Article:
Manufacturing efficiency revolves around how quickly you can move items through your production process. For 3D printers, speed is measured generally in how many millimeters per second can be printed out. You want to ensure that your chosen 3D printer can output the number of finished products necessary to keep your production floor downstream efficient and producing.
Do You Have a Need for Color?
While not the most important factor in play, knowing what range of materials your machine of choice can use and whether it can print final products in multiple colors could be important to your process and impact your final decision on the type of machine you choose.
3D Printer Buying Guide: Software Considerations
3D printers are often powered by input from computer-aided design (CAD) programs, so you’ll need to ensure your operation includes someone savvy with such software for prototyping and design. Once complete, design work can be uploaded into your 3D printer’s interface.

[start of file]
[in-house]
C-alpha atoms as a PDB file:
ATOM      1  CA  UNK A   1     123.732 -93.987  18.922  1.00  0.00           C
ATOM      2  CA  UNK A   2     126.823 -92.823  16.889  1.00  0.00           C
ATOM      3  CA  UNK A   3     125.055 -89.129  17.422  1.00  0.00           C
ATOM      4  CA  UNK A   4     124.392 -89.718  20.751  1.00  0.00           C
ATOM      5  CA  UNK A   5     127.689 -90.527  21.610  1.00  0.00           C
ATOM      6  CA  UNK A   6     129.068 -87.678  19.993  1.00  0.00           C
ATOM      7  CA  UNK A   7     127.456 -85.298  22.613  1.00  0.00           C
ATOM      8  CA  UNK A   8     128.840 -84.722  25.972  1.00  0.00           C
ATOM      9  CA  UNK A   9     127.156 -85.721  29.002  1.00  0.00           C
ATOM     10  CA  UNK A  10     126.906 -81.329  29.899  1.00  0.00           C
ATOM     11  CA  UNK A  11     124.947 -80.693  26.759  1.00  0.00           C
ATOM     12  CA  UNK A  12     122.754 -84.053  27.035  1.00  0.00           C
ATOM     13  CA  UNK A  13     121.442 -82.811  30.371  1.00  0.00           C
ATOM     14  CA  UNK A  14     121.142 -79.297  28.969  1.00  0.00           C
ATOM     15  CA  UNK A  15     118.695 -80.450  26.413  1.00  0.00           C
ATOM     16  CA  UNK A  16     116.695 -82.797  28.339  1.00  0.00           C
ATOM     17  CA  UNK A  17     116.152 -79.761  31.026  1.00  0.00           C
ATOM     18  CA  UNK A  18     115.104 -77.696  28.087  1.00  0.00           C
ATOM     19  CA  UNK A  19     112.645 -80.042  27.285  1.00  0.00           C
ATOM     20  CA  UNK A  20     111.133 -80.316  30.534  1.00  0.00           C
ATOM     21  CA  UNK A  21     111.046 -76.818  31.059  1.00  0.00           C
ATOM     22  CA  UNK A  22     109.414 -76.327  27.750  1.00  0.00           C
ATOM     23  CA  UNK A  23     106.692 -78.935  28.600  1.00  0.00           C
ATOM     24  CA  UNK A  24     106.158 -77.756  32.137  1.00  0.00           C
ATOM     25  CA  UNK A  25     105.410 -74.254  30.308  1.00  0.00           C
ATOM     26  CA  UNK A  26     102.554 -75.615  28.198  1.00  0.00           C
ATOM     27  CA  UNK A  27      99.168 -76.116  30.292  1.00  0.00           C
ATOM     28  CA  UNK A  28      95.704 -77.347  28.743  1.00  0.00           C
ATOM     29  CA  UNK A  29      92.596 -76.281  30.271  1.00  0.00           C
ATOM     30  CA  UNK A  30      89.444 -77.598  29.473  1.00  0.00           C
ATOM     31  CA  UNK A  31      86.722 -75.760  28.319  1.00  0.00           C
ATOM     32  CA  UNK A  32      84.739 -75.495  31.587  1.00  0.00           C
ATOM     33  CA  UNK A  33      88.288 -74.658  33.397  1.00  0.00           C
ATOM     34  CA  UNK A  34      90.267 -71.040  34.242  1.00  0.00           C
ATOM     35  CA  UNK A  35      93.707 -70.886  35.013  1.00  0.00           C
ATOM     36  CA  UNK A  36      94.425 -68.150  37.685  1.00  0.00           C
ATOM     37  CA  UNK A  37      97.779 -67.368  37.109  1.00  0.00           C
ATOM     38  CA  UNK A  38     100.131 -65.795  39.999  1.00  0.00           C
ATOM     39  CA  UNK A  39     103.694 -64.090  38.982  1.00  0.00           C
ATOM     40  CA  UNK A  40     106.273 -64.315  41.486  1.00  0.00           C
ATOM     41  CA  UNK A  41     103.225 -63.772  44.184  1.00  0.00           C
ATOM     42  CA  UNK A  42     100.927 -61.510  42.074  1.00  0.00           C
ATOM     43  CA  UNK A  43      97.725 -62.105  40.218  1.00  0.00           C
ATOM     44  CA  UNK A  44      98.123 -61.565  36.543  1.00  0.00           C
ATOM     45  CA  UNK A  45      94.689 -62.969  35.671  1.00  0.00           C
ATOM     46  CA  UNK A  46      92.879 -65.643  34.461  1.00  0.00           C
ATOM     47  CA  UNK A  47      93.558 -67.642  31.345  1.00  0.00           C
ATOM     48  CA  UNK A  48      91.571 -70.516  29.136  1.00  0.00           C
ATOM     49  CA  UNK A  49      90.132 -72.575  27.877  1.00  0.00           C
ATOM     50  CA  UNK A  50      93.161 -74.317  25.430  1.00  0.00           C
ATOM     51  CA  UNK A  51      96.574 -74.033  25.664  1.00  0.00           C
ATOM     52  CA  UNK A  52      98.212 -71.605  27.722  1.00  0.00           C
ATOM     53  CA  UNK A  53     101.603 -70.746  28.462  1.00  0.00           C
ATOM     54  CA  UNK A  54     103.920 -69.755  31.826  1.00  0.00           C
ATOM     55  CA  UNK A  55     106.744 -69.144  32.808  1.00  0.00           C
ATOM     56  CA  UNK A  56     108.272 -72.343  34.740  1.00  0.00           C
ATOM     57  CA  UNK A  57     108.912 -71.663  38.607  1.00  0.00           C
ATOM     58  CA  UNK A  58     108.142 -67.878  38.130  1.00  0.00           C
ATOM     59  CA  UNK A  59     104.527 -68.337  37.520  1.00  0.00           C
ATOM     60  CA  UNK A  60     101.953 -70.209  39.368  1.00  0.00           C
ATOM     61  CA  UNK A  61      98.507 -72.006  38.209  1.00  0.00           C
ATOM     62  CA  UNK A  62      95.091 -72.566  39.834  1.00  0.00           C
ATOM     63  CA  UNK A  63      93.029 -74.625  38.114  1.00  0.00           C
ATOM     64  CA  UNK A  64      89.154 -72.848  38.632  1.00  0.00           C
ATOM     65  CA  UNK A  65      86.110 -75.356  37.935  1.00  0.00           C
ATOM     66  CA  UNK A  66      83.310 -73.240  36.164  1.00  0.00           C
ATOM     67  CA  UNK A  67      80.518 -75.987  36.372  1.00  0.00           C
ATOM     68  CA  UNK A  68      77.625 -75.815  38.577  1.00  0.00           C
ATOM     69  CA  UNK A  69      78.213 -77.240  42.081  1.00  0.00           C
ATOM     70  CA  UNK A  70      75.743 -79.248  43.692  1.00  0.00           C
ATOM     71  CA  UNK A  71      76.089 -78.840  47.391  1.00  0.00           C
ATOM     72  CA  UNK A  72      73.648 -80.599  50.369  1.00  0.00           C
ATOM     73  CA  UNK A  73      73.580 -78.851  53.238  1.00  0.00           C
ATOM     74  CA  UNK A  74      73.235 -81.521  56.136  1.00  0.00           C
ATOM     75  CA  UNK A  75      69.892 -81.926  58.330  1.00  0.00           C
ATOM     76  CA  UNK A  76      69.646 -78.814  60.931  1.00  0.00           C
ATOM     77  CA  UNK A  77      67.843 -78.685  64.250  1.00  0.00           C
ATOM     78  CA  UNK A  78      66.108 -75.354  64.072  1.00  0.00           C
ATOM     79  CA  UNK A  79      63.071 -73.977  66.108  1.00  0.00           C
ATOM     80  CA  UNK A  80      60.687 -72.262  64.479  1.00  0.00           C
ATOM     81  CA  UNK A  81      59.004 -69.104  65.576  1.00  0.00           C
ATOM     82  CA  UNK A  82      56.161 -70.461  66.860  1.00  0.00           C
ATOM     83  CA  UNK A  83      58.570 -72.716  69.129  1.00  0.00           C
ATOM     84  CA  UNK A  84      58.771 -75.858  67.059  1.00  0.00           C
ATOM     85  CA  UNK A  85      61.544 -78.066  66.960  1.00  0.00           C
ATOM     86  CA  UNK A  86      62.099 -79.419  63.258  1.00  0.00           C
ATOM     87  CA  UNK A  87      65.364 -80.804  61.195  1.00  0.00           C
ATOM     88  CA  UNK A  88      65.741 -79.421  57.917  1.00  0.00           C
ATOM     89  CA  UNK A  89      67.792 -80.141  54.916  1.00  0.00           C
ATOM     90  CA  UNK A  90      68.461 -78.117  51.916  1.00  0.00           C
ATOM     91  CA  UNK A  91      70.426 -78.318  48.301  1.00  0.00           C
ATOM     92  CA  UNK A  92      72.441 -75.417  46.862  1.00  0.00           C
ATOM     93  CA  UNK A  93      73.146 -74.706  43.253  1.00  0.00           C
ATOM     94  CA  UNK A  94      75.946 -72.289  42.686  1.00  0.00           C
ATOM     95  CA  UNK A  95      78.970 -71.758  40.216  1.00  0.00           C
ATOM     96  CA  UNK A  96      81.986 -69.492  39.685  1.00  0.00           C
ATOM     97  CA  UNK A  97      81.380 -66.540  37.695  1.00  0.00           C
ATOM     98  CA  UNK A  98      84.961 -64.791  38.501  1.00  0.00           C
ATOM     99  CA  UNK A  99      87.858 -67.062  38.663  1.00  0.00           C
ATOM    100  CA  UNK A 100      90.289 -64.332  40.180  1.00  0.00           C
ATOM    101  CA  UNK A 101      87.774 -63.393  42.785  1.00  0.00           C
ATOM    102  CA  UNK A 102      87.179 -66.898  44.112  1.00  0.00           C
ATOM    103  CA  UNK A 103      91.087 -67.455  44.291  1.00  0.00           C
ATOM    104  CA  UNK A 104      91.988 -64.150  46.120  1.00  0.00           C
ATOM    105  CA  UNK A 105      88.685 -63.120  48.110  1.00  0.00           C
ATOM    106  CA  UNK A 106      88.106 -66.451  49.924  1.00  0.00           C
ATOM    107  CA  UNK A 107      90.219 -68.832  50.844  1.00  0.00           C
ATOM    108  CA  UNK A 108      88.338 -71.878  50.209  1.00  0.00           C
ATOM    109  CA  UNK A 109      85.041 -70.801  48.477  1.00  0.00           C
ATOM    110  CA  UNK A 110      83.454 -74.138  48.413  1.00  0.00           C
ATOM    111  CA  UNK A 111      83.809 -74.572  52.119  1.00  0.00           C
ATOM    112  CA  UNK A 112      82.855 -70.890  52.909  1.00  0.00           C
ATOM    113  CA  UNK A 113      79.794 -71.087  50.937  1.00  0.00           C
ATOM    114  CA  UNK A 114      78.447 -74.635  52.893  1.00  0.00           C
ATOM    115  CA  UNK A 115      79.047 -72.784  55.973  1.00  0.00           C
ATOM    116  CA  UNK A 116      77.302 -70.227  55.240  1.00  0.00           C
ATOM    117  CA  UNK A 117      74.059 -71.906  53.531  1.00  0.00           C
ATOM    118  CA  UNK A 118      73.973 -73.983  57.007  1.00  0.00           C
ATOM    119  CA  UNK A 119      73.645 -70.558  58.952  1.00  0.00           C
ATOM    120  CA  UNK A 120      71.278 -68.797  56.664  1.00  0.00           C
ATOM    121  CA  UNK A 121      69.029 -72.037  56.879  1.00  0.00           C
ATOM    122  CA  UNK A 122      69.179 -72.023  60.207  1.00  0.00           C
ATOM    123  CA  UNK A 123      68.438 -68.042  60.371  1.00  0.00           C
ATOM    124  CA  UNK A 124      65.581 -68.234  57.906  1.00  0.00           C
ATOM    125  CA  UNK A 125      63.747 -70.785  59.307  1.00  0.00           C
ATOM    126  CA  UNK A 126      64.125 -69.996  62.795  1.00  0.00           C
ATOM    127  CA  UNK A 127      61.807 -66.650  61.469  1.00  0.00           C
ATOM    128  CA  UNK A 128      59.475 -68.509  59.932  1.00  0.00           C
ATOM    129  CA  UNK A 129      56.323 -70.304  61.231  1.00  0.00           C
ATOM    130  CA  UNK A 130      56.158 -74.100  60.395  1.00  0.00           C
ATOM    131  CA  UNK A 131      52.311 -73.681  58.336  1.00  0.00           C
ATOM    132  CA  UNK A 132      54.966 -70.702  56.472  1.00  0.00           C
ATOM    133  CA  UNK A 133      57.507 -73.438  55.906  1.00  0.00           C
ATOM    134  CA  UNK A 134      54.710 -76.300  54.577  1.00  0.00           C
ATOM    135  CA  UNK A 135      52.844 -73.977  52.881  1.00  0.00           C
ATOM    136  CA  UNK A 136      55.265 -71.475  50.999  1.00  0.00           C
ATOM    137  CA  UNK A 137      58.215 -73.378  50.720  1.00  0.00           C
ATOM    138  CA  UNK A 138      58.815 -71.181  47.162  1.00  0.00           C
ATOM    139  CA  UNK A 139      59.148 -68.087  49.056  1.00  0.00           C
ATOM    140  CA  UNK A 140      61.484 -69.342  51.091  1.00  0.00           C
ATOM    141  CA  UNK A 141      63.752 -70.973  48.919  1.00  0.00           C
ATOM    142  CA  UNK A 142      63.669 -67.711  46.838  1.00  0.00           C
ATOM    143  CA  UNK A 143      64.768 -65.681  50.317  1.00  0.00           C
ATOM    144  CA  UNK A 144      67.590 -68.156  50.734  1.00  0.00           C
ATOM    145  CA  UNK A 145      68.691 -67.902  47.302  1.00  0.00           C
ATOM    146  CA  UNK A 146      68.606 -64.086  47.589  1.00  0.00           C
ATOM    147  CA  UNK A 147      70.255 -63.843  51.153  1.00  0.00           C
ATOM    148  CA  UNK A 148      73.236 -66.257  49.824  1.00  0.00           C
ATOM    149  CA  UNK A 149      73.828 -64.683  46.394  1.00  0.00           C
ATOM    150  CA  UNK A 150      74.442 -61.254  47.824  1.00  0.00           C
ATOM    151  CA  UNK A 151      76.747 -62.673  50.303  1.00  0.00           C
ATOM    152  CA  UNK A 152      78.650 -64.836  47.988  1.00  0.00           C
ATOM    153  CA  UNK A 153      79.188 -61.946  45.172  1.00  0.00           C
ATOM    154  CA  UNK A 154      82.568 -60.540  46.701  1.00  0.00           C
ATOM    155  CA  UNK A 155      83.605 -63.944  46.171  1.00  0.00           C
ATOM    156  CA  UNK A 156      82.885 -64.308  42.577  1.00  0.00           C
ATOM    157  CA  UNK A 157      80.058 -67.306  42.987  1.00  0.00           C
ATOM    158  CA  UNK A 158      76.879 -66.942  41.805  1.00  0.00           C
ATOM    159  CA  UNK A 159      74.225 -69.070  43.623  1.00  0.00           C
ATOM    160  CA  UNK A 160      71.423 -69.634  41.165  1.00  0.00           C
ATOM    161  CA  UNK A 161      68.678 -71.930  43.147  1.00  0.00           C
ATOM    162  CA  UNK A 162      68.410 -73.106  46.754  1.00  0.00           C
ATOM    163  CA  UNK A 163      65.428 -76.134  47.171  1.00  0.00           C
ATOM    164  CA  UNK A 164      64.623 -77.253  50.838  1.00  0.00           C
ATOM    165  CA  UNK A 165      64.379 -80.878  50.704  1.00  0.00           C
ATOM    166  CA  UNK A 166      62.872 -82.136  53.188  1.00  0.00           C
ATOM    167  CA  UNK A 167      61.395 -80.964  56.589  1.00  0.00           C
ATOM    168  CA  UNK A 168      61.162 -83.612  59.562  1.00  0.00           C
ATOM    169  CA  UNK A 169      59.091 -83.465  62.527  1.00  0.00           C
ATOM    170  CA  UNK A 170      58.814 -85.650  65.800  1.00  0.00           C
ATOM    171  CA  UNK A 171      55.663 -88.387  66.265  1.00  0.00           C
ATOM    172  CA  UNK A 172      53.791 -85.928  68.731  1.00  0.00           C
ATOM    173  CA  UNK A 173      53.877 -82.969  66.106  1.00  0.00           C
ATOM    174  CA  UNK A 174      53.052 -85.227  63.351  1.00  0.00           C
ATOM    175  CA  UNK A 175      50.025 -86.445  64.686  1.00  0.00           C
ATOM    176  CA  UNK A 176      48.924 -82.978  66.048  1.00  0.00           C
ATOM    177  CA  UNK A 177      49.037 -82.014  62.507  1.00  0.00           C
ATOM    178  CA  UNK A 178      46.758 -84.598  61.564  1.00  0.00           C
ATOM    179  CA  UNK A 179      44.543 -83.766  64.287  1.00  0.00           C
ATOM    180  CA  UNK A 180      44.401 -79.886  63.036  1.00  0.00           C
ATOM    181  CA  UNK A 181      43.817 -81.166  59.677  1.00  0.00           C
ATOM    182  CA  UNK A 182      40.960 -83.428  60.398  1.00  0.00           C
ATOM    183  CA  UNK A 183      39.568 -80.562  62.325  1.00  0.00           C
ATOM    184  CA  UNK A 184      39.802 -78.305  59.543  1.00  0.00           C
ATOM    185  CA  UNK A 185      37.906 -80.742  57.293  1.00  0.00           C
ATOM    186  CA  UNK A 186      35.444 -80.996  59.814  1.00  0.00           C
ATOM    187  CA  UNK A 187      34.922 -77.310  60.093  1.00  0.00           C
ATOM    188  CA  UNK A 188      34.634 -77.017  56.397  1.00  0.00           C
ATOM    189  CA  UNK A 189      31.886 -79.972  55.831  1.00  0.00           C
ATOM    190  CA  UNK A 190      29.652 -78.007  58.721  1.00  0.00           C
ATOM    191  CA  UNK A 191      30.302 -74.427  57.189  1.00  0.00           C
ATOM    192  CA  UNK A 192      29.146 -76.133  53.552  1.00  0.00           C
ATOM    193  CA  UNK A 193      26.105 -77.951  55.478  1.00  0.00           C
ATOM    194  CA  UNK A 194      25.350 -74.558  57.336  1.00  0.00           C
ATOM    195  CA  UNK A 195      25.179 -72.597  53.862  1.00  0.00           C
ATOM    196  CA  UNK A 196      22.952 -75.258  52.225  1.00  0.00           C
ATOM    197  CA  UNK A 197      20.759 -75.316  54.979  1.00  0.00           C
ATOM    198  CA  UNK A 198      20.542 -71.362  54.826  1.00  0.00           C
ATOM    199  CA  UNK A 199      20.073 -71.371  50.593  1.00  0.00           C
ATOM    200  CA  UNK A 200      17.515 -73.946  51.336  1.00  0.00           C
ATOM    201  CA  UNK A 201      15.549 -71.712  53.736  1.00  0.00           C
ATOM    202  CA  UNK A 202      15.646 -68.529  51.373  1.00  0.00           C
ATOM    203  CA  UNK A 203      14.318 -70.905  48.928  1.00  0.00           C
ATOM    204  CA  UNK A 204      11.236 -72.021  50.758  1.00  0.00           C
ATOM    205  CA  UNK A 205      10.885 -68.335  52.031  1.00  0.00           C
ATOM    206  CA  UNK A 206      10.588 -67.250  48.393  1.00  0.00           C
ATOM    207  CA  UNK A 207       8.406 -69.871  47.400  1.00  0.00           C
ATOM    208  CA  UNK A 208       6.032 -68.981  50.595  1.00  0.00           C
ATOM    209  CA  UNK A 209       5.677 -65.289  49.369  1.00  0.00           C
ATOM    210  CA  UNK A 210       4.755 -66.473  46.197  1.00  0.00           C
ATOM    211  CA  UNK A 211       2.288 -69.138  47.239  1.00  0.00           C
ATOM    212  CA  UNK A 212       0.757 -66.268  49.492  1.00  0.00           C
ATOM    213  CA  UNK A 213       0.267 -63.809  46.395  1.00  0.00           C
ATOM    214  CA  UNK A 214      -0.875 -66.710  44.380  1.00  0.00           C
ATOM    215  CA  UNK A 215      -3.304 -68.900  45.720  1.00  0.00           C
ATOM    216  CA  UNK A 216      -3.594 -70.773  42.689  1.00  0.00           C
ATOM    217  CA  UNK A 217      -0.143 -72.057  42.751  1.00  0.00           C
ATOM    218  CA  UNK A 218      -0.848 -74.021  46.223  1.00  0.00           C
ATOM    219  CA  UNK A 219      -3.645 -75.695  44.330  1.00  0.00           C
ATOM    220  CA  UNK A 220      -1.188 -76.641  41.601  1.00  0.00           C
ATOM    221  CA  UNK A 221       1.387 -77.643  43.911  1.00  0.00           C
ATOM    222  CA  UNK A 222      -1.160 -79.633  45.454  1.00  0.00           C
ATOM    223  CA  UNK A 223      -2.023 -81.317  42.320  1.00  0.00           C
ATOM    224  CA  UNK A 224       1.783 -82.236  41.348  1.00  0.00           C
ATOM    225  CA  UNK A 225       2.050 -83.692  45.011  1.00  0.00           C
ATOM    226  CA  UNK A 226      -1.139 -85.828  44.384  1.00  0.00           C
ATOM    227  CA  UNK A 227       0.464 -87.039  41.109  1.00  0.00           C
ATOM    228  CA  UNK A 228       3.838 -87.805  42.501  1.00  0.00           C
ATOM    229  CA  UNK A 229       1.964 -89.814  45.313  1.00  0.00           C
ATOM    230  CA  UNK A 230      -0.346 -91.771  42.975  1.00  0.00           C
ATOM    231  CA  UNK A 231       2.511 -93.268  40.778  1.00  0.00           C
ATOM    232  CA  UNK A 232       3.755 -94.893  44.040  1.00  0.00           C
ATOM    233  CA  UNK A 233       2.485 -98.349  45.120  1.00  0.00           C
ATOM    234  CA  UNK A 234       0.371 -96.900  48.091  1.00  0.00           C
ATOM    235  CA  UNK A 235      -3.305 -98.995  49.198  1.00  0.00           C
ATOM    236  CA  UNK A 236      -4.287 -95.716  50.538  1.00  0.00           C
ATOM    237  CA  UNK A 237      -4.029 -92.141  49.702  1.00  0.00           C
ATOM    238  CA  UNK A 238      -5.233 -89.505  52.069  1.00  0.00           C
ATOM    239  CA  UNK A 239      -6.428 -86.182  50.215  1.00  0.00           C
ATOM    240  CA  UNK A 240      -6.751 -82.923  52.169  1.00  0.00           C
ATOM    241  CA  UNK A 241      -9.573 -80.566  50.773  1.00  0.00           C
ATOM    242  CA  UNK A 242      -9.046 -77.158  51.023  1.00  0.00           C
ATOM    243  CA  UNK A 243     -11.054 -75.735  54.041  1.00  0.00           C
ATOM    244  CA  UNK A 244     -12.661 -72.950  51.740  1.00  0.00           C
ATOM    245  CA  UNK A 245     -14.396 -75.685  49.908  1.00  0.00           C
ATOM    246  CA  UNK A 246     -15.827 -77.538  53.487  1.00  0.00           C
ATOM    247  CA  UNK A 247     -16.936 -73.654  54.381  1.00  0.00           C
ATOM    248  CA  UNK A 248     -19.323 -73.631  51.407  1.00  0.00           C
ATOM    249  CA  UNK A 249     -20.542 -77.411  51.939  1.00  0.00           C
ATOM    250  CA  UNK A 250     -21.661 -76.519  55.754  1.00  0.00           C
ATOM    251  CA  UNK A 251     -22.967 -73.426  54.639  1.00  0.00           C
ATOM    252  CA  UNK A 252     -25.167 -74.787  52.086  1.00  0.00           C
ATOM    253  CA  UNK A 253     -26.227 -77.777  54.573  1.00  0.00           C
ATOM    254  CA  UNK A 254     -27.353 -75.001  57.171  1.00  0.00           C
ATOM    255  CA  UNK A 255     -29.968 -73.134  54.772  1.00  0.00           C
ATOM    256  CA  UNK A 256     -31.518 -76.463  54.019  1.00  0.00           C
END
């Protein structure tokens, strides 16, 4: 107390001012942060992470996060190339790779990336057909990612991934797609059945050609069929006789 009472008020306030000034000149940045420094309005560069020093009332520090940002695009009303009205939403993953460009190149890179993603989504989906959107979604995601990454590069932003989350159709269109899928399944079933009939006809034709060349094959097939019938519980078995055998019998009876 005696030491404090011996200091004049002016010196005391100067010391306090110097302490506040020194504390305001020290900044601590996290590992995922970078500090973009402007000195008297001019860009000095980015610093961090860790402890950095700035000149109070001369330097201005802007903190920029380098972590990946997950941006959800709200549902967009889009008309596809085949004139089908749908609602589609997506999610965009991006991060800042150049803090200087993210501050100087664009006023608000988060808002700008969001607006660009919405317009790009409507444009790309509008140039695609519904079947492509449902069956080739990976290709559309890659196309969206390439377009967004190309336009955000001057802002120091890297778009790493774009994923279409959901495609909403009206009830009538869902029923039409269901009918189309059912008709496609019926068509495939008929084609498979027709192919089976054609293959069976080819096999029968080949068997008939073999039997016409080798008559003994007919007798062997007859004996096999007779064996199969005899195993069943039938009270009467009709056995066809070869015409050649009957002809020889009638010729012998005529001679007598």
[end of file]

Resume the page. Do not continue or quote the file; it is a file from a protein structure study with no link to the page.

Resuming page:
At this stage, other software considerations come into play. 3D printers generally operate off of proprietary software used to digitally slice object designs into the layers that will be used to render the final 3D printed parts in physical form. If you want to use other 3D printer software, make sure the unit will allow you to either install or remotely access cloud-based software via a web-based interface.
Manufacturer Reputation and Support
If you have little experience with 3D printers, there can be a pretty severe learning curve involved. While few manufacturers of 3D printers provide around-the-clock operational support, industry-leading manufacturers do provide online resources that include training videos, best practices, and troubleshooting to help minimize downtime. Warranties and support are also crucial considerations. While setup and software and firmware updates are included, 3D printer warranties can be very limited in scope and length.
3D Printer Buying Guide: Purchase From Experts
As America’s premier machine tool dealer, The Equipment Hub maintains a marketplace of used and new industrial machines to support all of your manufacturing needs. If you can’t find the make or model you need, or you think our expertise in matching your production needs to the right machine for your operation might be helpful, contact our team of specialists today.